I recently learned that a grad student at my university worked hard over the CNY vacation and earned 8000 rmb. That’s about US$1000. That might not seem like a lot if you don’t live in China, but that is quite an impressive sum for a college student to earn in two months. To put it in perspective, my university teaching job in Hangzhou got me only 3000 rmb per month to start. Many Chinese laborers earn less than 1000 rmb per month.
The student earned the money as a Chinese tutor. The going rate in Shanghai for grad student tutors is 50 rmb per hour. That means she put in 160 hours of teaching during her vacation.
She earned the money not because she really needs it (although she has supported herself through her entire college education–something which very few Chinese college students do). Here’s the kicker: she worked so hard to earn money so that she could send her parents on a nice vacation. She just really wanted to do that for them.
This kind of thing blows me away. Even a Chinese friend of mine marveled at her behavior, calling it the definition of 孝: the Confucian virtue of filial piety. It’s stories like those that still give me a little jolt of culture shock. I mean, sure, I’d like to do something like that for my parents too, but I’d never consider it as a self-supporting grad student.
Filial piety, hard work… they may not be universal in China, but these values are still very much alive and well here. (Take a guess as to whether it’s significant that the student is not from Shanghai…)
You wouldn’t believe some of the expensive gifts I’ve been given as a teacher. That stuff just wouldn’t happen back home.
I have been working in China nearly three years solely to raise money to send my parents on a three-day antiquing tour of Iowa.
i don’t think it’s related to from which region s/he comes. a lot of shanghainese are very traditional compared to people from other provinces of china
i think bingfeng is from shanghai;)
don’t the words “shanghai” and “traditional” look peculiar in the same sentence?
very nice, heartwarming story!
Not really relevant, but… which region of China are you from, Bingfeng?
my father is from shanghai and mother from northern china. spent some years living in the north.
No filial piety in Shanghai, huh? Guess we better start saving for our own vacation then. 😉 (jk)
Hmm… so I guess the optimal adaptation to this situation is to settle down in China to ahve children, but make sure you raise them OUTSIDE of Shanghai.
“Filial piety, hard work… they may not be universal in China, but these values are still very much alive and well here.” Agree. But similar situation like your grad friend is kind of universal among the grad student group in my university,at least among my classmates (I’m a grad student in ECNU). I have classmates supporting their brothers or sisters to get educated with their part-time earnings; I have classmate sending all his savings by doing tutor to his grandma in hospital; I also have classmates keeping their savings for their parents to get health insurance or other insurances~~~~~~ If you understand how Chinese parents sacrifice for their kids, perhaps it will be easier for you to understand your grad friend or the filial peity.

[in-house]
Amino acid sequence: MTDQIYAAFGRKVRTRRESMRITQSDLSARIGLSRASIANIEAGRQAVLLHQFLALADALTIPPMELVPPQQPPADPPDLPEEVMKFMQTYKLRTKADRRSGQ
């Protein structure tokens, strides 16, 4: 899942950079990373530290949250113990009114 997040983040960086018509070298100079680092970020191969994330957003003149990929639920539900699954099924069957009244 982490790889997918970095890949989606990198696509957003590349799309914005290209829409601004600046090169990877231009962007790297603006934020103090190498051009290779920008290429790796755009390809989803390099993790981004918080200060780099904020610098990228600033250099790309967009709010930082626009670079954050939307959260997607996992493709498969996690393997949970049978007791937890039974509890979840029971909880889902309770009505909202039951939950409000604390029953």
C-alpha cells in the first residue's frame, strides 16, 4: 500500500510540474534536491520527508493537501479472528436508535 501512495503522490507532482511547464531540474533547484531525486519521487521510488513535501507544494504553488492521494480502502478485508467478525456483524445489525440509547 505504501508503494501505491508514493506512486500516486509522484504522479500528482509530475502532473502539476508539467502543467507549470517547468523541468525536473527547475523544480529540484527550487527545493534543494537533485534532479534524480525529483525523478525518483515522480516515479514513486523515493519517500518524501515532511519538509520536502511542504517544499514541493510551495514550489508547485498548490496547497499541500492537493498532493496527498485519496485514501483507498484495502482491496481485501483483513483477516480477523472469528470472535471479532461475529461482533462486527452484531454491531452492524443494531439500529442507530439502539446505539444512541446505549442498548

Jessica: If you understand how Chinese parents sacrifice for their kids, perhaps it will be easier for you to understand your grad friend or the filial peity.
American parents sacrifice much more for their kids – most don’t have any retirement savings after paying for their childrens’ education. The difference is that American kids aren’t expected to reciprocate their parents’ huge financial and emotional investments. If they were, there would be far fewer American ESL teachers in China. Americans dote on their children, but there isn’t the same sense of them as an investment as there is in China. Americans spend all this money and attention, and all they want in return is for their children to be happy. I suspect all of it relates to inherited European cultural traditions, since the Judaic (and Semitic) tradition is that children must obey (and support) their parents.
Stateside, parents are expected to sacrifice everything, including their lives, if necessary, for their kids. In China, kids are expected to sacrifice everything, including their lives, if necessary, for their parents. This actually translates into the political realm, as well. Stateside, the state provides a great deal to its citizens, and has certainly governed well enough to enable the creation of the wealthiest economy in the world. But American citizens are not expected to be grateful to Uncle Sam – he has merely done what he is expected to, as a servant of the people. In China, the state has had a mixed record in providing for its citizens, which it treats as subjects, intruding into things like what they’re allowed to say or discuss, how many children they’re allowed to have, what dialects they’re allowed to broadcast, etc. And yet Chinese citizens are expected to be grateful to the state, which is praised for its “parental” concern for the people.
Nice turn around Zhang Fei. My experience has been the same – Chinese parents expect a return on their investment, some even come out and say so explicitly. Western parents needn’t take too many lessons from Confucian tradition.